Melissa Abramson
AUTHOR: Melissa Abramson
Jan 17, 2020 - 4 min read

The Interoperability Challenge of Video Call and Conferencing

Video call and conferencing have proven to be very indispensable for unified communication in the business scene. This may be so, but it also comes with its own baggage, well, more like restrictions. To be a bit fair, there is hardly any technology without a challenge or two. However, the lack of interoperability in video conferencing technologies has proven to be a challenge.

Why is this so?

Imagine not being able to connect a call to your friends because they use a different service provider. This is what the absence of interoperability poses. While a universal dialing system is present in audio calling, it is absent in video calling. Some video calling services do not connect with each other and if both parties use different services, there has to be another option.  Unified communications were meant to make communication in the business world easier but it seems like this restriction is posing a hindrance in the smooth communication system.

How Interoperability In Communication Helps a Business

In every business, free-flowing communication is very vital for growth. This is because it increases the efficiency of your operations. 

Here’s how;

You see, in a business, there is a chain.  The chain is like a division of labor system and all units have to be in unrestricted communication so as to pass information on time. Free flow of information means more efficiency. Interoperability brings about this unrestricted free flow of information and operations. There can be communication across different providers and on any device. This is what collaboration in the workplace is all about; harnessing the best output efficiency in less time.

While interoperability seems to be the answer to the complete flow of communication in the workplace, it is quite unintelligible why there hasn’t been any move to create a universal dialing system. Some video calling companies like Videxio and Slack have, however, moved towards connecting more vendors than was pre-existing. Although this provides more connecting options, it still doesn’t best the potential that the universal interoperability offers.

Effects of the Interoperability Challenge of Video Call and Conferencing on Businesses

One could easily say that without interoperability in video conferencing, collaboration is breeches. If technology is getting in the way of communication then efficiency is drastically reduced. Departments in business, when kept in a fragmented communication system, could hinder work output.

The goal in unified communication is to be flexible; being able to connect to various vendors through one channel. Flexibility brings about time efficiency and in business, time is the biggest asset for growth. To state it clearly, the restricted interoperability in video conferencing is costing businesses time.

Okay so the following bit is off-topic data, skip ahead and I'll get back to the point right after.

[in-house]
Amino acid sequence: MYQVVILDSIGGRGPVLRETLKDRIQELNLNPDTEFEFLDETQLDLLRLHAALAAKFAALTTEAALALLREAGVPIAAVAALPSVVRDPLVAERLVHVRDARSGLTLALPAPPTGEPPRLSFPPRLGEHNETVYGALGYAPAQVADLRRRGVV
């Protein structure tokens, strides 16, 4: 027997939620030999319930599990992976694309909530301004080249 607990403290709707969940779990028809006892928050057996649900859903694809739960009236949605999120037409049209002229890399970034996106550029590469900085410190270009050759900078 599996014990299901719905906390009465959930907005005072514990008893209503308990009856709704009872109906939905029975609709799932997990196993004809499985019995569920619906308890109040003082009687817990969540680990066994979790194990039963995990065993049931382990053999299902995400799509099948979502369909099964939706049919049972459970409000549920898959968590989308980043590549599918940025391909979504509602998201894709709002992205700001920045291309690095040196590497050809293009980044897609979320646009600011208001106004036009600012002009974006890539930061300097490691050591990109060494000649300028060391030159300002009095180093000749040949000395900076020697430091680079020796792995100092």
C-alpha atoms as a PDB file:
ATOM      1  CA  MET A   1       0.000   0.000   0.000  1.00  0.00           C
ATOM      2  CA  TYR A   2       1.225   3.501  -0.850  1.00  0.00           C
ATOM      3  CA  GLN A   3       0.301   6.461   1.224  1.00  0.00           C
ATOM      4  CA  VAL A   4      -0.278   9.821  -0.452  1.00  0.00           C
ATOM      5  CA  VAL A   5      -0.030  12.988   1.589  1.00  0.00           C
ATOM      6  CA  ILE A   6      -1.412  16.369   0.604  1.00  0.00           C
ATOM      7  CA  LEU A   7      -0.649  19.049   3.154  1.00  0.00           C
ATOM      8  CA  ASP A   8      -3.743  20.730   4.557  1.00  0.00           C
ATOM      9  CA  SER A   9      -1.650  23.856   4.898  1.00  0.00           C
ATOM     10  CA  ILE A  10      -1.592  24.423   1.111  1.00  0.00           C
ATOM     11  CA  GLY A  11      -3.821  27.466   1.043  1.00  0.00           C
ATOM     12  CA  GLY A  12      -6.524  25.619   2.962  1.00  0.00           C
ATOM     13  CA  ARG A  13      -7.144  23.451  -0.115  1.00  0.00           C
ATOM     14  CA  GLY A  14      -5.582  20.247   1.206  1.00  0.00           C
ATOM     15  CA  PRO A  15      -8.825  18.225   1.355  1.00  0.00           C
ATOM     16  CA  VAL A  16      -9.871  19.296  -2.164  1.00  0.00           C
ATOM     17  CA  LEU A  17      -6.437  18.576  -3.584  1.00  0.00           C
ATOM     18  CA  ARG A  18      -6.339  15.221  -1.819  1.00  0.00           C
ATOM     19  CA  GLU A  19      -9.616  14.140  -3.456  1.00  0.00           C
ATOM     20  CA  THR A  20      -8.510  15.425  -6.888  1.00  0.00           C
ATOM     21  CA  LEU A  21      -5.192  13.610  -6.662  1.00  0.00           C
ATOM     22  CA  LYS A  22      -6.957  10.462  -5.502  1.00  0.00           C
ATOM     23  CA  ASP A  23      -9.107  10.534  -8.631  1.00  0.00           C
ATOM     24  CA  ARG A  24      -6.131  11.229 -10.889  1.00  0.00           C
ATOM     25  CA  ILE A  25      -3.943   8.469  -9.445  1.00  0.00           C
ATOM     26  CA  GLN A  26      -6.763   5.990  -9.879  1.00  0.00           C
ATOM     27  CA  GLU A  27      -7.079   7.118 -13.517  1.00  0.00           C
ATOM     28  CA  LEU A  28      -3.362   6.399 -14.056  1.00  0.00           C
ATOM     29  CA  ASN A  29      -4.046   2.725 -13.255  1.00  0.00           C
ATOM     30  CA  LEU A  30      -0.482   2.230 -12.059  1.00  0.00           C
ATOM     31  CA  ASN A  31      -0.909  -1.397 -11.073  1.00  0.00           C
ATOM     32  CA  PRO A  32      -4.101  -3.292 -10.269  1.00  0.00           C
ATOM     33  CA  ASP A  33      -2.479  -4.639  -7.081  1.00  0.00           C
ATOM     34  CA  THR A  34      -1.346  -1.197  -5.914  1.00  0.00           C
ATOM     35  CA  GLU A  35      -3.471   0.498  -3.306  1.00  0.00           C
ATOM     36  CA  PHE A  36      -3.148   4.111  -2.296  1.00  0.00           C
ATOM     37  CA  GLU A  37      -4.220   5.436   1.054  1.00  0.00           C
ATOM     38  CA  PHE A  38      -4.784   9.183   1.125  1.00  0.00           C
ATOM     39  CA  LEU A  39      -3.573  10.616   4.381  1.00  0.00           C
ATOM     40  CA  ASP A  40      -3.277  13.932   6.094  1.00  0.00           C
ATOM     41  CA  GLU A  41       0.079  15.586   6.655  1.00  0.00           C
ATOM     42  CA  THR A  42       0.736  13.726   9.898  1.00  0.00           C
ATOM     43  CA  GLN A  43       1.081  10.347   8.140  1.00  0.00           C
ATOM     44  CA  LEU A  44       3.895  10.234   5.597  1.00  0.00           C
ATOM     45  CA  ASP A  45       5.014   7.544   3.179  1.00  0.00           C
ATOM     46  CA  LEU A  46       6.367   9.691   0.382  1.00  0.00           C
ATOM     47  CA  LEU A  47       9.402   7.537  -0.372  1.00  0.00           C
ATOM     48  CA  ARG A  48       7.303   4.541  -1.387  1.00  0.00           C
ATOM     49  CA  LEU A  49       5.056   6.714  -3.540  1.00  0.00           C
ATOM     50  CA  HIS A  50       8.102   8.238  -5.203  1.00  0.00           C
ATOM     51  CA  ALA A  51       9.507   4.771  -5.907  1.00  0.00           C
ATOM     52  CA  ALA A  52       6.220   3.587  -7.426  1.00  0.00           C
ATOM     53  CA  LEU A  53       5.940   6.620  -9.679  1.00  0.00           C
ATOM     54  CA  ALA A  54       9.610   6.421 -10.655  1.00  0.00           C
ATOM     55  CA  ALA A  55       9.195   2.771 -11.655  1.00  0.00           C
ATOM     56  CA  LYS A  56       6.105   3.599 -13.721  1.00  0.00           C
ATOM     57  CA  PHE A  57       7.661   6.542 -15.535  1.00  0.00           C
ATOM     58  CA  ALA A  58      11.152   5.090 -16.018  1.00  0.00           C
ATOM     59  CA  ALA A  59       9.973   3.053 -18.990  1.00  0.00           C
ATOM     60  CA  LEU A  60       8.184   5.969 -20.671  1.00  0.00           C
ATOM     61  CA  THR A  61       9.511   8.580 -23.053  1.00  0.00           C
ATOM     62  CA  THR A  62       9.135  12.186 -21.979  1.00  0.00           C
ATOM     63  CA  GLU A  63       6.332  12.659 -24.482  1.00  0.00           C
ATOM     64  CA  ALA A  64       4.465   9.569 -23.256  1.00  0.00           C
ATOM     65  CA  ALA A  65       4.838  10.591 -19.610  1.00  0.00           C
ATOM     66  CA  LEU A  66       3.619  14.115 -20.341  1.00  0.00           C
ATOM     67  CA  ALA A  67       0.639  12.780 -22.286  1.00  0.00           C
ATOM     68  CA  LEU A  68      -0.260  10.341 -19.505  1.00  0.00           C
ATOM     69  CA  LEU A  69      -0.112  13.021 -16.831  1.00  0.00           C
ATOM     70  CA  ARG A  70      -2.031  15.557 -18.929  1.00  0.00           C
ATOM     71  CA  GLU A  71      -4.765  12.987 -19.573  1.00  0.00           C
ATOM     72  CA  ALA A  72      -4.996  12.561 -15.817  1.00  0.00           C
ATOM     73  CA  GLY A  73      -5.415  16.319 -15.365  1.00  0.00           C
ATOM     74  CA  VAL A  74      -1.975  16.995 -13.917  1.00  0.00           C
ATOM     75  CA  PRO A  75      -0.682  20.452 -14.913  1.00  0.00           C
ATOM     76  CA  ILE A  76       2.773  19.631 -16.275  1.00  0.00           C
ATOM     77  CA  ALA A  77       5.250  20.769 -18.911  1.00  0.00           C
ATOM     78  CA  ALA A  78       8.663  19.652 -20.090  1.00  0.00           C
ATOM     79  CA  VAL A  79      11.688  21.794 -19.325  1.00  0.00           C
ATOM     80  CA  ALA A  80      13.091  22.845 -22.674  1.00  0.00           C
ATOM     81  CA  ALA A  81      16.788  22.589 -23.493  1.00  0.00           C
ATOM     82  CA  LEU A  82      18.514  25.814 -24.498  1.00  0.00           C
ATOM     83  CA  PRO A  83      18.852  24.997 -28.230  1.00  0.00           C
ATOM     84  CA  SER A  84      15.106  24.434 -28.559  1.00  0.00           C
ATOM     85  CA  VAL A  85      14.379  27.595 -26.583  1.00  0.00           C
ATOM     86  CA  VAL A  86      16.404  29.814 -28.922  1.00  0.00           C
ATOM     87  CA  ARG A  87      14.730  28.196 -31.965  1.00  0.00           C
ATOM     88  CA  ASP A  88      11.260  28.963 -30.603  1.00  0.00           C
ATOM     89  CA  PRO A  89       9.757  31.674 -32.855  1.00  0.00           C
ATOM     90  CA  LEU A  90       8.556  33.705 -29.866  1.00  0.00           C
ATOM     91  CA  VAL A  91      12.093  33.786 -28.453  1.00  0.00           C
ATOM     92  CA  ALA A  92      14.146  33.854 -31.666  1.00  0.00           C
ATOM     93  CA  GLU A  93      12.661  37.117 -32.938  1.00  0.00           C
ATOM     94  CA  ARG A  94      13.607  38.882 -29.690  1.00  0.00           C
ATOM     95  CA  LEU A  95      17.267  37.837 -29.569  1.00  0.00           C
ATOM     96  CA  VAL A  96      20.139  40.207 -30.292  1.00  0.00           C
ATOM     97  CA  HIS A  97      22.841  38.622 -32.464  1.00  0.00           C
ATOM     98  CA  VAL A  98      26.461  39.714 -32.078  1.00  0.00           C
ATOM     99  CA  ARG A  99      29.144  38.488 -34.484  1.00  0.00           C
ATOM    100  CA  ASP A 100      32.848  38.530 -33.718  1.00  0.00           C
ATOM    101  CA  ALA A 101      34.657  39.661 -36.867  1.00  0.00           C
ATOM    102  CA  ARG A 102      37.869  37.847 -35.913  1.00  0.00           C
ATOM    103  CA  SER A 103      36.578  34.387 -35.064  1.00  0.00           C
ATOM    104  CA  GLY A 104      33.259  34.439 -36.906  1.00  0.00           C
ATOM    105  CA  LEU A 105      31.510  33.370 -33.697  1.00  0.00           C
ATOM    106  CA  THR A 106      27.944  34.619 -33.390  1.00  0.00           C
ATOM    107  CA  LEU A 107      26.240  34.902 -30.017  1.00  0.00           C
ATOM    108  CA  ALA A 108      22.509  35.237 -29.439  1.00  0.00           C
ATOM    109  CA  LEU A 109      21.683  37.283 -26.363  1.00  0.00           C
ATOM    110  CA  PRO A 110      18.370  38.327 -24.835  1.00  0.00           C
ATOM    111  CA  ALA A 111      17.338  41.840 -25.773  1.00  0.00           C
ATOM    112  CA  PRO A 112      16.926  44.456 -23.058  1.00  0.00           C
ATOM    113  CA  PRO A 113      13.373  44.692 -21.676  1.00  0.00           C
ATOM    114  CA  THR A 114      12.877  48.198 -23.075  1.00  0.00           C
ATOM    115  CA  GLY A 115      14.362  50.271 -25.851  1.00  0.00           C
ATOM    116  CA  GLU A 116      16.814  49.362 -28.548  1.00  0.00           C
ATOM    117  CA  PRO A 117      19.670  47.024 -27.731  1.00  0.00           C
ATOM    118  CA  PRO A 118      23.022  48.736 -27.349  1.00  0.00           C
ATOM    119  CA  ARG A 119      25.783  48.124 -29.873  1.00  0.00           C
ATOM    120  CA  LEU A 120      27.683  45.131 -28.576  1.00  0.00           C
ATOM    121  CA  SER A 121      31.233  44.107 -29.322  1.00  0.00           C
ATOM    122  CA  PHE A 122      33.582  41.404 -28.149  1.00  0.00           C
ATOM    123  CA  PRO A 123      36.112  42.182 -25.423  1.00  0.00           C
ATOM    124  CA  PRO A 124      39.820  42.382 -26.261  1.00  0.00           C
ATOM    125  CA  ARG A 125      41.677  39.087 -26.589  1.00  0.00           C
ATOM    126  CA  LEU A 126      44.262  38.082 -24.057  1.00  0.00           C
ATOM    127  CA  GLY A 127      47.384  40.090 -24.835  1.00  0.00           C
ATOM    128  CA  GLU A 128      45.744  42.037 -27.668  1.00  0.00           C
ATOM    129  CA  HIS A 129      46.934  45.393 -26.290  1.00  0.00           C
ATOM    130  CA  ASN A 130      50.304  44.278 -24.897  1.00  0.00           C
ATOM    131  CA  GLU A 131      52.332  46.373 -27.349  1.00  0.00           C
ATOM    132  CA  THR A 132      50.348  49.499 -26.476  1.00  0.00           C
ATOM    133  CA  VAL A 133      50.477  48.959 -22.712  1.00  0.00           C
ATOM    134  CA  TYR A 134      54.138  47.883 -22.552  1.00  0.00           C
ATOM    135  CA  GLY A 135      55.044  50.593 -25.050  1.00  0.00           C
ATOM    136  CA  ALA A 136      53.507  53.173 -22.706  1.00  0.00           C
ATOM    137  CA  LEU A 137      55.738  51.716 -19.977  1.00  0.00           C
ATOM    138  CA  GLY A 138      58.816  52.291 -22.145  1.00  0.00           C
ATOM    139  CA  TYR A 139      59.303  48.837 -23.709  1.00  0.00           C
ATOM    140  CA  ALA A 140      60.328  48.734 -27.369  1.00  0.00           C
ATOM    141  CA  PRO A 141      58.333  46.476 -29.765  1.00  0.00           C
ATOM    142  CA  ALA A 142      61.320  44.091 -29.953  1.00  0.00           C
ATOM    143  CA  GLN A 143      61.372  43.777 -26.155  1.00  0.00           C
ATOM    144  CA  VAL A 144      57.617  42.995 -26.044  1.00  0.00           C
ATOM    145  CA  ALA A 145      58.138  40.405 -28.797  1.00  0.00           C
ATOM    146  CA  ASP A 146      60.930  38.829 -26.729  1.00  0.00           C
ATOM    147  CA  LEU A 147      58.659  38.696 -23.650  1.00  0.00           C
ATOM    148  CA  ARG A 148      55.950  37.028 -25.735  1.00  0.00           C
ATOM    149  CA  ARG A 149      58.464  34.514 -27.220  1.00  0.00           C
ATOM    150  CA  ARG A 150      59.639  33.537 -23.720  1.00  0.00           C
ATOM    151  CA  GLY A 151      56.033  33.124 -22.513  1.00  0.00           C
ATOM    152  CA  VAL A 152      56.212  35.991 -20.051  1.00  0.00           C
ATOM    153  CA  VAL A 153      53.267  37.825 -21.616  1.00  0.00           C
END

With time and efficiency begging in video conferencing, it is evident that something has to be fine. Communications companies need more collaboration solutions with more vendors. As it stands, some video conferencing systems require users to buy gateways in order to connect with other services. While this improves interoperability, it could be frustrating for the businesses that have spent a lot of hardware and the conferencing system. If extra expenses brings about improved interoperability, it only reduces the profitability of the system. 

The Future of Interoperability in Video Conferencing 

Every future prediction should be seen in a positive light so, there is hope that we’ll one day get full interoperability. The only concern with these chances is why the problem has not been resolved since market demand has been existing for some time. Some solutions seem to be moving towards it but it begs the question of if the aim is to create a complete universal dialing system. This, however, doesn’t seem like a dead end as two major tech companies, CISCO and Microsoft, have made known their goal towards achieving full interoperability. Time has shown that changes in the tech world can be rather slow. So, while this may seem like a ray of hope, we don’t know when complete interoperability will be implemented.

If unified communications were made to help a business save time and this restriction is opposing its aim, of what use is it then? We would never take away from the fact that in its own genius way, video calling has been an upgrade for communication in the business world. Like everything, there will always be pros and cons. The goal as a business should be to find ways to navigate through this challenge and make it work for you. It is possible.